and thanks to the “Tweets scored higher than” property, I can also see which values of the slider are the most popular:

An event with a property in Mixpanel.
Mixpanel is great for measuring retention, thanks to the following table. It helps me see which of my features, represented by each row as an event, are being used again and again over different periods of time:

Retention in Mixpanel.
Mixpanel also supports measuring funnels but I found it’s numbers were way off from what other tools recorded and, more importantly, the actual counts in my database. I don’t recommend using it.

This tool can’t measure and analyze traffic to your site, a chief strength of Google Analytics. Thankfully, the two can work together and the site and FAQs are helpful in explaining the differences between them.

Finally, Mixpanel has a somewhat cumbersome setup process. If you’re not familiar with metrics tools, it might take you some time to figure out where to integrate the Mixpanel code. There’s also no sandbox, so you’ll have to use up some data points against your monthly limit if you want to test that events are actually being tracked. Strangely, you can’t delete funnels or events so you’ll be stuck with test data. I recommend creating a test project when you’re setting up and trying to get everything working there. When you’re ready for production, create a new project and switch to it so your test data doesn’t get mixed in with your real data.

KISSmetrics pros & cons

KISSmetrics rocks at funnels. If you need to know how many visitors go from your landing page to pricing to sign up and how many drop out at each stage, it’s easy. You would first set up a few URL rules on the KISSmetrics site:

A KISSmetrics URL rule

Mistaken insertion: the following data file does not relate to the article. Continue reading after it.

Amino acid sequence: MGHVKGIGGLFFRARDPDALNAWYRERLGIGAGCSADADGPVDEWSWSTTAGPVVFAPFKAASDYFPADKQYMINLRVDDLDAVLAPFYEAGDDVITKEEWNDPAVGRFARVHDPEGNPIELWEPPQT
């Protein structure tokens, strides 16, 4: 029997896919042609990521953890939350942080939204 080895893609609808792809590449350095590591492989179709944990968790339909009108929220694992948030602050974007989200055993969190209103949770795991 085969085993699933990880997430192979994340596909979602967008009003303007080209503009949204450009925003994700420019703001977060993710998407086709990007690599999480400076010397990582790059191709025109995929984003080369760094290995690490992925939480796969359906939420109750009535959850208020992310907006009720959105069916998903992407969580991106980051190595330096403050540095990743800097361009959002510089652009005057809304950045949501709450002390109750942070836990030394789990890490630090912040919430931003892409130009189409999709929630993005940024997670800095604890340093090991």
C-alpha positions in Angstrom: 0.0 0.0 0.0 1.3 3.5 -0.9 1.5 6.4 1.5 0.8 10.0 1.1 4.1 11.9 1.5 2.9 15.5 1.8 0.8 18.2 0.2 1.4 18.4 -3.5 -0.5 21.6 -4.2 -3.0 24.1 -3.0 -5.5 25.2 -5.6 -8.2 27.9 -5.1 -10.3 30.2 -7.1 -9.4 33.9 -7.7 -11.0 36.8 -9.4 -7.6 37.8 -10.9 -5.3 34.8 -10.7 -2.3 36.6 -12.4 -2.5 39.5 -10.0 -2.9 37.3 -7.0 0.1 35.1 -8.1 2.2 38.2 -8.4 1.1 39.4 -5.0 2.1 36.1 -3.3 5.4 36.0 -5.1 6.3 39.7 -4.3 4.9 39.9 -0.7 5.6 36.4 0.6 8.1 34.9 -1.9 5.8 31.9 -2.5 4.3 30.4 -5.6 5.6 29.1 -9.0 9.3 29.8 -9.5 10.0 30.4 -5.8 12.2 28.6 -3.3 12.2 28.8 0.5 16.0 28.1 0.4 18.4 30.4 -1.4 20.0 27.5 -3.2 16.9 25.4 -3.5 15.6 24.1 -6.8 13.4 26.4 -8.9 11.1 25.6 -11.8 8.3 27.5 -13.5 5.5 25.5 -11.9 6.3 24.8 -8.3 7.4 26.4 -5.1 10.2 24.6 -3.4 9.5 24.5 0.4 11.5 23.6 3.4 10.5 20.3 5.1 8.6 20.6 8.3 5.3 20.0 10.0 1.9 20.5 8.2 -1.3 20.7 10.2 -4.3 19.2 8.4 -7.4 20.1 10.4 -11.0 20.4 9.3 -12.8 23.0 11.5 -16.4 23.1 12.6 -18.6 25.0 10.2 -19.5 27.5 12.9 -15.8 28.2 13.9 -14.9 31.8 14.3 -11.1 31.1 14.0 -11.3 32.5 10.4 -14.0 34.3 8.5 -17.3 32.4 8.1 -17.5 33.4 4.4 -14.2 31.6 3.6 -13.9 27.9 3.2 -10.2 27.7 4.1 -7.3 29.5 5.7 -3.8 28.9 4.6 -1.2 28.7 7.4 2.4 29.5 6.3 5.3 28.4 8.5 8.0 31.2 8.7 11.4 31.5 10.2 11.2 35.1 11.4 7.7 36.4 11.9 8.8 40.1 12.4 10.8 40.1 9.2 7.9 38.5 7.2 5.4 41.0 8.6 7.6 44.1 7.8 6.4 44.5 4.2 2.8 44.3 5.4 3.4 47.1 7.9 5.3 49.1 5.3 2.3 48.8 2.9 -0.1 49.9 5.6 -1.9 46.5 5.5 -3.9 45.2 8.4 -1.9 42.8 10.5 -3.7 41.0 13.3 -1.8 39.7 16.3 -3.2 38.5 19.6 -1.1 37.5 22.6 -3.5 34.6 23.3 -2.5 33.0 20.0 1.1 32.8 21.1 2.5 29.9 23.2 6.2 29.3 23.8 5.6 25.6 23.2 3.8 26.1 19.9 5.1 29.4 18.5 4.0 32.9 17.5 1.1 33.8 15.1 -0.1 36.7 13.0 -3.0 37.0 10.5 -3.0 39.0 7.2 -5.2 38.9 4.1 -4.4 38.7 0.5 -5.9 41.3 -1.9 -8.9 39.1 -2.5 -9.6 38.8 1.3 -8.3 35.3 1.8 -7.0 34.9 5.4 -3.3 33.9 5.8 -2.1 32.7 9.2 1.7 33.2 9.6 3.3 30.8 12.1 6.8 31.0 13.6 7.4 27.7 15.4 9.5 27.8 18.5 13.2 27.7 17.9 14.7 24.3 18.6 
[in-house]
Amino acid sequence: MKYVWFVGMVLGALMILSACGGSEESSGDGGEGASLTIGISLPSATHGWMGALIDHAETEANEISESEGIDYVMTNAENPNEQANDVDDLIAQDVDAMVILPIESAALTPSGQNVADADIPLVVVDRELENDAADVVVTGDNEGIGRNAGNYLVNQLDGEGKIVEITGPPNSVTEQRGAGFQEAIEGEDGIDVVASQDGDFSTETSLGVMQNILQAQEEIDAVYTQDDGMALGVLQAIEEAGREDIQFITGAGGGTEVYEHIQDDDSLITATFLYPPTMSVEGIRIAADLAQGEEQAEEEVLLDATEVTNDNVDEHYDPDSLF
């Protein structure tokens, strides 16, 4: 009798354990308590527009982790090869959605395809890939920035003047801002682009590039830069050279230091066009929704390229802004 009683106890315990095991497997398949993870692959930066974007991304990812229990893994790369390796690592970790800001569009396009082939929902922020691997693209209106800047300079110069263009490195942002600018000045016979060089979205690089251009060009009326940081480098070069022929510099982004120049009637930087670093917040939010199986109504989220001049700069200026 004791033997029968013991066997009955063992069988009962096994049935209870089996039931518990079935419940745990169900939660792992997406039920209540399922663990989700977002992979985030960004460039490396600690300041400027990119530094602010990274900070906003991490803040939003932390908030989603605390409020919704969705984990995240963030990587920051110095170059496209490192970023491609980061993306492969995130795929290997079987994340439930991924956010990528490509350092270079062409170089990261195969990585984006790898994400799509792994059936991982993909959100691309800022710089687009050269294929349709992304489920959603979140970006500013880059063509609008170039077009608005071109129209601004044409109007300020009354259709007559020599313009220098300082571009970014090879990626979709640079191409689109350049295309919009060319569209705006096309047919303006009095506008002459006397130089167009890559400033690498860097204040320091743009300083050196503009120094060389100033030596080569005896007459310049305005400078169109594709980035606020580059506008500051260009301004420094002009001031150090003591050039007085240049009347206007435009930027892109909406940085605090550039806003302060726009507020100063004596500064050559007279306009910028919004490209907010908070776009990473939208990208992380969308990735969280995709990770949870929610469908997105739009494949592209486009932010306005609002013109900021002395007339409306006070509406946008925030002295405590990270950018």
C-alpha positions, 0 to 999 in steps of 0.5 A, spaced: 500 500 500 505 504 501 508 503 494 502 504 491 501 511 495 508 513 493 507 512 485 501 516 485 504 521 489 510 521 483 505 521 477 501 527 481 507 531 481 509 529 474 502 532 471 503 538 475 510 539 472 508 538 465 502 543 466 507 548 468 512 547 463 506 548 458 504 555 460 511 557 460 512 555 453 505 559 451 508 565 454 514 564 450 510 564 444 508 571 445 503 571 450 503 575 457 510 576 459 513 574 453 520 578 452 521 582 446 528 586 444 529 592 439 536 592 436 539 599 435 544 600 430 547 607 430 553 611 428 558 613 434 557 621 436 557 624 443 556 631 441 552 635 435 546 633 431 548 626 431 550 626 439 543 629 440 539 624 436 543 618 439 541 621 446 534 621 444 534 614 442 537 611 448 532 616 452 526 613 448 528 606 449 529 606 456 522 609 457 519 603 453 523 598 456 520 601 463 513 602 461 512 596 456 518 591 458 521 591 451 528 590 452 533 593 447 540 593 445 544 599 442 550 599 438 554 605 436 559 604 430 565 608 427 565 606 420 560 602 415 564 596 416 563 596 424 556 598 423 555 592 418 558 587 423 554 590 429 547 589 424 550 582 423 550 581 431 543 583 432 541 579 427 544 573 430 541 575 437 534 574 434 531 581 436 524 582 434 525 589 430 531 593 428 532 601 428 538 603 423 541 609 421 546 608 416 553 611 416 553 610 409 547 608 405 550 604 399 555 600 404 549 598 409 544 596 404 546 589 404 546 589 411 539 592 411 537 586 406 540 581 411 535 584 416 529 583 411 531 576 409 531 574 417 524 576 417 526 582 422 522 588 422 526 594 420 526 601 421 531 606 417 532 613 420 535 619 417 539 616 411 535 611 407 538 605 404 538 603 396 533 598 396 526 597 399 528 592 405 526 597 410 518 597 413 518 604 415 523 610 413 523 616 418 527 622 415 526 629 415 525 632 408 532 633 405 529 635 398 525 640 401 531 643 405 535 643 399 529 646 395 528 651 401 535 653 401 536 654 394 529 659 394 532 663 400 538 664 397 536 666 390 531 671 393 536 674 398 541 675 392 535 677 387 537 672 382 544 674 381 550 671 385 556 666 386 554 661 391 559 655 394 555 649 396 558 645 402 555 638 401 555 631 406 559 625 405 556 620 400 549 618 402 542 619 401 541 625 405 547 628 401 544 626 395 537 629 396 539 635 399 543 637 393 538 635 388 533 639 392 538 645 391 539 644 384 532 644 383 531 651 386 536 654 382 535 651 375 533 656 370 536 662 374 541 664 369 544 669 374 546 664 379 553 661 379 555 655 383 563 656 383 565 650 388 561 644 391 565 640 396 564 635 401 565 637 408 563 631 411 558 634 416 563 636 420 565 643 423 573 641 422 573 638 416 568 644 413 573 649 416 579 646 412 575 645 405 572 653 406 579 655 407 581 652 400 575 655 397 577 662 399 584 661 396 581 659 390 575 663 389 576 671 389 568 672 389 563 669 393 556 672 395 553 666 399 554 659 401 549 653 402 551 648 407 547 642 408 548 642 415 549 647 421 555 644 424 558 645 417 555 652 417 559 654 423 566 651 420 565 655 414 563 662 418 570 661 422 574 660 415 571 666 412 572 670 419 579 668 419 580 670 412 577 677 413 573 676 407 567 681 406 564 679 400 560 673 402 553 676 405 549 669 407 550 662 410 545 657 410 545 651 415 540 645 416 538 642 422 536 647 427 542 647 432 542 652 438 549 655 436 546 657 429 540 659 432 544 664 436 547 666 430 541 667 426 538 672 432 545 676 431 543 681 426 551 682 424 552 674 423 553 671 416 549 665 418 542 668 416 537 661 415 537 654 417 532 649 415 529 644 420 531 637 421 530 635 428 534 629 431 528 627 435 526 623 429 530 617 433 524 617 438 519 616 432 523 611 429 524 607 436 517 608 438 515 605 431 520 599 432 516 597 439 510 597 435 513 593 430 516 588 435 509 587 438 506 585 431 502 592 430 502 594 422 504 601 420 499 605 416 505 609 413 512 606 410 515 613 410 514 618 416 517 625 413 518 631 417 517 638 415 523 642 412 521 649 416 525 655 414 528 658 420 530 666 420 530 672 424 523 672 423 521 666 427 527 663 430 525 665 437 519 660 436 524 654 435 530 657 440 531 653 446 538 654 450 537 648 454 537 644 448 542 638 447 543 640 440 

or via an event API very similar to Mixpanel’s:

_kmq.push(['record', "Viewed main timeline"]);

and then chain them together into a nice visual report:

A KISSmetrics funnel report.
Most importantly, the KISSmetrics funnels are very accurate. They consistently matched the traffic I measured with Google Analytics and matched up with the numbers in my database.

While their funnels are great, I didn’t find KISSmetrics useful for anything else. Even though their JavaScript API is almost identical to the Mixpanel one, there is no reporting interface that supports measuring retention. And while you can track properties for events, again like Mixpanel, I found those much less useful in my funnels.

KISSmetrics makes it easier to get set up with a really helpful debugger that loads an arbitrary URL on your site and shows you all the data KISSmetrics is collecting. This is much easier than the hoops I had to jump through with testing my Mixpanel setup.

Google Analytics pros & cons

Google Analytics showers you with page by page data about your site. You can see how much traffic you’re getting at any given point in time, where it’s coming from, and what pages people are hitting most frequently: